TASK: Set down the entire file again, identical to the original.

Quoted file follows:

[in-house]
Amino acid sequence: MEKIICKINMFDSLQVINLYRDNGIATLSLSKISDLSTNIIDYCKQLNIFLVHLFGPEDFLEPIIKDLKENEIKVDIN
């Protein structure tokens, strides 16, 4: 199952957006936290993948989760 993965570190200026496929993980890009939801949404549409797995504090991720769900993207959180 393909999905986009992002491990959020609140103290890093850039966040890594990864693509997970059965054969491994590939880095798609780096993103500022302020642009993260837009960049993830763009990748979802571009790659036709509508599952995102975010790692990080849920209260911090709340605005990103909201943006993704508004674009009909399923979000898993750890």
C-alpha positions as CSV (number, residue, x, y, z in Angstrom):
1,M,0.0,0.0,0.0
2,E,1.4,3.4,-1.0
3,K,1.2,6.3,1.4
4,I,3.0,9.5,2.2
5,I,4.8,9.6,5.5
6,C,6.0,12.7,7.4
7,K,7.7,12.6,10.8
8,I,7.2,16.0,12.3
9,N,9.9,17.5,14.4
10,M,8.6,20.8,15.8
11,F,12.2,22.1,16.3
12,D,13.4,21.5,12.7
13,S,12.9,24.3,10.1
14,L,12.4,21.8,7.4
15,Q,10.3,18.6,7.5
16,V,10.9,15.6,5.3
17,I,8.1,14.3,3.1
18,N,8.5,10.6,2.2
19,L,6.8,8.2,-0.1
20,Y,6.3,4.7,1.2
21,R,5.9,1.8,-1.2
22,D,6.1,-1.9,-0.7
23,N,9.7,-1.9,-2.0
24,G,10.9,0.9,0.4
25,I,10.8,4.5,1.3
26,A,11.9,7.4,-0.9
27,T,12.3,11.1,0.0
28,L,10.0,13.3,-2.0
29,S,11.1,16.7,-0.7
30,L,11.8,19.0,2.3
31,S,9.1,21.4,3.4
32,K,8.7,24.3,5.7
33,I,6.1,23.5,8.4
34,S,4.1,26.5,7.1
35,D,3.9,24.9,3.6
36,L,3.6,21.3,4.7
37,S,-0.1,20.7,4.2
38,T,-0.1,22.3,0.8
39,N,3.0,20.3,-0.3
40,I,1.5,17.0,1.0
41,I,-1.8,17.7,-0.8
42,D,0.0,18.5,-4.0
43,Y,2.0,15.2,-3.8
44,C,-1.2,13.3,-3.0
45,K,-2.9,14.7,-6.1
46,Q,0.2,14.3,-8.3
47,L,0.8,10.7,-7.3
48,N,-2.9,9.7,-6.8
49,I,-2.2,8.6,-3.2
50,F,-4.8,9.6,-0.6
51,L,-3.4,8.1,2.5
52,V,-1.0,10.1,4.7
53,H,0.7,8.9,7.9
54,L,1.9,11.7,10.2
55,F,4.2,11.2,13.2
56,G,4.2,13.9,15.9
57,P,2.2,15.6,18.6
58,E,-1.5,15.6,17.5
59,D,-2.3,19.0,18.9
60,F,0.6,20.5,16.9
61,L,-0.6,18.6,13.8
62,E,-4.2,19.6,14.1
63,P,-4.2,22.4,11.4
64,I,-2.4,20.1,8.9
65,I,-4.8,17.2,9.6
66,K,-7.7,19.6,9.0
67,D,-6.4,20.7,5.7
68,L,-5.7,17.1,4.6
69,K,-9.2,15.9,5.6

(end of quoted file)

[in-house]
Amino acid sequence: MEKIICKINMFDSLQVINLYRDNGIATLSLSKISDLSTNIIDYCKQLNIFLVHLFGPEDFLEPIIKDLKENEIKVDIN
């Protein structure tokens, strides 16, 4: 199952957006936290993948989760 993965570190200026496929993980890009939801949404549409797995504090991720769900993207959180 393909999905986009992002491990959020609140103290890093850039966040890594990864693509997970059965054969491994590939880095798609780096993103500022302020642009993260837009960049993830763009990748979802571009790659036709509508599952995102975010790692990080849920209260911090709340605005990103909201943006993704508004674009009909399923979000898993750890």
C-alpha positions as CSV (number, residue, x, y, z in Angstrom):
1,M,0.0,0.0,0.0
2,E,1.4,3.4,-1.0
3,K,1.2,6.3,1.4
4,I,3.0,9.5,2.2
5,I,4.8,9.6,5.5
6,C,6.0,12.7,7.4
7,K,7.7,12.6,10.8
8,I,7.2,16.0,12.3
9,N,9.9,17.5,14.4
10,M,8.6,20.8,15.8
11,F,12.2,22.1,16.3
12,D,13.4,21.5,12.7
13,S,12.9,24.3,10.1
14,L,12.4,21.8,7.4
15,Q,10.3,18.6,7.5
16,V,10.9,15.6,5.3
17,I,8.1,14.3,3.1
18,N,8.5,10.6,2.2
19,L,6.8,8.2,-0.1
20,Y,6.3,4.7,1.2
21,R,5.9,1.8,-1.2
22,D,6.1,-1.9,-0.7
23,N,9.7,-1.9,-2.0
24,G,10.9,0.9,0.4
25,I,10.8,4.5,1.3
26,A,11.9,7.4,-0.9
27,T,12.3,11.1,0.0
28,L,10.0,13.3,-2.0
29,S,11.1,16.7,-0.7
30,L,11.8,19.0,2.3
31,S,9.1,21.4,3.4
32,K,8.7,24.3,5.7
33,I,6.1,23.5,8.4
34,S,4.1,26.5,7.1
35,D,3.9,24.9,3.6
36,L,3.6,21.3,4.7
37,S,-0.1,20.7,4.2
38,T,-0.1,22.3,0.8
39,N,3.0,20.3,-0.3
40,I,1.5,17.0,1.0
41,I,-1.8,17.7,-0.8
42,D,0.0,18.5,-4.0
43,Y,2.0,15.2,-3.8
44,C,-1.2,13.3,-3.0
45,K,-2.9,14.7,-6.1
46,Q,0.2,14.3,-8.3
47,L,0.8,10.7,-7.3
48,N,-2.9,9.7,-6.8
49,I,-2.2,8.6,-3.2
50,F,-4.8,9.6,-0.6
51,L,-3.4,8.1,2.5
52,V,-1.0,10.1,4.7
53,H,0.7,8.9,7.9
54,L,1.9,11.7,10.2
55,F,4.2,11.2,13.2
56,G,4.2,13.9,15.9
57,P,2.2,15.6,18.6
58,E,-1.5,15.6,17.5
59,D,-2.3,19.0,18.9
60,F,0.6,20.5,16.9
61,L,-0.6,18.6,13.8
62,E,-4.2,19.6,14.1
63,P,-4.2,22.4,11.4
64,I,-2.4,20.1,8.9
65,I,-4.8,17.2,9.6
66,K,-7.7,19.6,9.0
67,D,-6.4,20.7,5.7
68,L,-5.7,17.1,4.6
69,K,-9.2,15.9,5.6